Sexual assault stories have dominated the news recently, and we have received many questions about defending others against sexual assault and rape. We reached out to Independent Program Attorney Matt Kilgo to get the answers to your legal questions on defending a third party against rape and sexual assault.
Matt Kilgo: In today’s climate, sexual assault is an ever-present issue in our minds. On the
news, at our dinner tables, the question then becomes as law-abiding gun owners can we use deadly force to protect ourselves and our loved ones from a sexual assault?
Now, remember in Georgia, the law is called the defense of self or others. You can defend yourself or any
other person with the use of deadly force if you believe number one that it’s necessary to prevent death or great bodily harm. Number two you have the justification to use deadly force if you believe it’s necessary to prevent the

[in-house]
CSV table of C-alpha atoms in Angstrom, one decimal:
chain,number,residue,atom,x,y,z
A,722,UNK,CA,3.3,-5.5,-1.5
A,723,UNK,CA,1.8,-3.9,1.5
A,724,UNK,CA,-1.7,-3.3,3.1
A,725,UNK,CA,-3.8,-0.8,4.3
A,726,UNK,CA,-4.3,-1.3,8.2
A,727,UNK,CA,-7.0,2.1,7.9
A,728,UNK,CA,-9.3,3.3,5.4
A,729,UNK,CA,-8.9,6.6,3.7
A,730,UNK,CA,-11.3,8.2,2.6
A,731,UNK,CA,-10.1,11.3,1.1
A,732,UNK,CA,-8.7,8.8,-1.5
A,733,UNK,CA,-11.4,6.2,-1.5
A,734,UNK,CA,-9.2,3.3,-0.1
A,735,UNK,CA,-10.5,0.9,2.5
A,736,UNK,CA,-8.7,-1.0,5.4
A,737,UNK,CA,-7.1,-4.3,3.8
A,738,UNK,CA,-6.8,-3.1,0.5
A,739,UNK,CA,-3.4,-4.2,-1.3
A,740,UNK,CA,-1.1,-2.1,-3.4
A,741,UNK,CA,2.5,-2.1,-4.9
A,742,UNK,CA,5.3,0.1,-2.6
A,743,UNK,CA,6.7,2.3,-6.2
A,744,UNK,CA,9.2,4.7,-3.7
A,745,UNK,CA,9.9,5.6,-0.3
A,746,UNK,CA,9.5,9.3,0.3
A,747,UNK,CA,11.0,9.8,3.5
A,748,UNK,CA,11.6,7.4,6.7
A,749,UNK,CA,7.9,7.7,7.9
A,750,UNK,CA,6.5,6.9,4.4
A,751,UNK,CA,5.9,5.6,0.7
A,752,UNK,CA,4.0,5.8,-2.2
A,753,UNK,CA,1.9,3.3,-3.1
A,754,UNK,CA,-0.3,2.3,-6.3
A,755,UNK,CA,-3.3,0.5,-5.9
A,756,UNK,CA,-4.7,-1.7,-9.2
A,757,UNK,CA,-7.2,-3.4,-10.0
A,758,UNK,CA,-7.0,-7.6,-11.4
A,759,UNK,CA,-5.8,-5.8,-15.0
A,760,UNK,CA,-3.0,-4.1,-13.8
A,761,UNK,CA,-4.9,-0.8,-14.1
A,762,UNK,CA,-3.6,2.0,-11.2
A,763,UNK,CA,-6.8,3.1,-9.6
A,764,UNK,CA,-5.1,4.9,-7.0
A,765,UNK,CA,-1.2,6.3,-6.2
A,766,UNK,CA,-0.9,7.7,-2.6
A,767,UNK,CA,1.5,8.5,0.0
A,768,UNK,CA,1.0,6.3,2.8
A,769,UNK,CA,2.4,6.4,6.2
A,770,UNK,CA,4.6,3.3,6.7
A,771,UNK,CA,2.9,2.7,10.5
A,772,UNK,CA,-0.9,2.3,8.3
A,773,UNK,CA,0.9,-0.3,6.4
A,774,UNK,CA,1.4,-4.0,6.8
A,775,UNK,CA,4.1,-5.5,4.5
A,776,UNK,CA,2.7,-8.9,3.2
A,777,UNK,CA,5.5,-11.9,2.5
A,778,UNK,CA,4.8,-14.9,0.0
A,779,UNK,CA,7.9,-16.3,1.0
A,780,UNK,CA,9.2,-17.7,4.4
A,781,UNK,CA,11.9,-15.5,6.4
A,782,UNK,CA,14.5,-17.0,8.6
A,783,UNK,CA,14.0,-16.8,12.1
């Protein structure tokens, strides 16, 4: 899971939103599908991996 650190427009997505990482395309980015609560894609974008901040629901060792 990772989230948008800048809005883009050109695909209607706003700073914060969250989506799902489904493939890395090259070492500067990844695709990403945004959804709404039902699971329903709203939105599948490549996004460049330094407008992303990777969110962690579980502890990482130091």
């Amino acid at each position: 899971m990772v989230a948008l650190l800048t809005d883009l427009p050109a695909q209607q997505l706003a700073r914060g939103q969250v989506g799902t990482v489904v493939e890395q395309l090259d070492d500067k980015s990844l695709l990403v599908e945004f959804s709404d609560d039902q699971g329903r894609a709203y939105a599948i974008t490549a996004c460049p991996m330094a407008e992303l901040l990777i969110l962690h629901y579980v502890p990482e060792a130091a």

commission of a forcible felony, sexual assault, such as rape would be considered a forcible felony, aggravated assault with the intent to murder, rape, or to rob would be considered a forcible felony. In those scenarios, you would be justified in using deadly force to prevent the commission of a forcible felony that’s against you, that’s against any family member, that’s against any other person. Remember, you have the ability to protect yourself, your family, and any other person to the same extent that he or she could protect himself or herself.
You SHOULD be able to legally use deadly force to protect someone from rape or interrupt a rape. After all, they’re no longer called “rape victims”, they’re “rape survivors”, insinuating the act itself (whether the assailant is armed or not) carries a risk of death, justifying lethal force to stop it.